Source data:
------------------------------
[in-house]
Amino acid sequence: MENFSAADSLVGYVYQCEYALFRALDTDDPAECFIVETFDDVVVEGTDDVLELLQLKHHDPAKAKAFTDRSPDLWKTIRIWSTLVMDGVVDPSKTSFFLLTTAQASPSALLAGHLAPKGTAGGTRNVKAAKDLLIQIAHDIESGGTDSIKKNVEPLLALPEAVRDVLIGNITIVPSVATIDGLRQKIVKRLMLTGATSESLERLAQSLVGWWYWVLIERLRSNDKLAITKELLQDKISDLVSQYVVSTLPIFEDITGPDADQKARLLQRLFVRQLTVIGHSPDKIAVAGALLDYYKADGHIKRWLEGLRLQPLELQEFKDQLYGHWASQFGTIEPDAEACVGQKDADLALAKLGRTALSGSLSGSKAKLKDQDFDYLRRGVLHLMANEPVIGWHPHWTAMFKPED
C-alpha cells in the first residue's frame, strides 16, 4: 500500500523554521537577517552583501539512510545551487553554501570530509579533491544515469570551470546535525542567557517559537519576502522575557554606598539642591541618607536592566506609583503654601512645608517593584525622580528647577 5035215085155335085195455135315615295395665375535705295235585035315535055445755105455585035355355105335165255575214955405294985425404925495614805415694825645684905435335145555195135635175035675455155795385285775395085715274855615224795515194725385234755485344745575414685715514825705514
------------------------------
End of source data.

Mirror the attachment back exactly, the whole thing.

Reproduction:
[in-house]
Amino acid sequence: MENFSAADSLVGYVYQCEYALFRALDTDDPAECFIVETFDDVVVEGTDDVLELLQLKHHDPAKAKAFTDRSPDLWKTIRIWSTLVMDGVVDPSKTSFFLLTTAQASPSALLAGHLAPKGTAGGTRNVKAAKDLLIQIAHDIESGGTDSIKKNVEPLLALPEAVRDVLIGNITIVPSVATIDGLRQKIVKRLMLTGATSESLERLAQSLVGWWYWVLIERLRSNDKLAITKELLQDKISDLVSQYVVSTLPIFEDITGPDADQKARLLQRLFVRQLTVIGHSPDKIAVAGALLDYYKADGHIKRWLEGLRLQPLELQEFKDQLYGHWASQFGTIEPDAEACVGQKDADLALAKLGRTALSGSLSGSKAKLKDQDFDYLRRGVLHLMANEPVIGWHPHWTAMFKPED
C-alpha cells in the first residue's frame, strides 16, 4: 500500500523554521537577517552583501539512510545551487553554501570530509579533491544515469570551470546535525542567557517559537519576502522575557554606598539642591541618607536592566506609583503654601512645608517593584525622580528647577 5035215085155335085195455135315615295395665375535705295235585035315535055445755105455585035355355105335165255575214955405294985425404925495614805415694825645684905435335145555195135635175035675455155795385285775395085715274855615224795515194725385234755485344745575414685715514825705514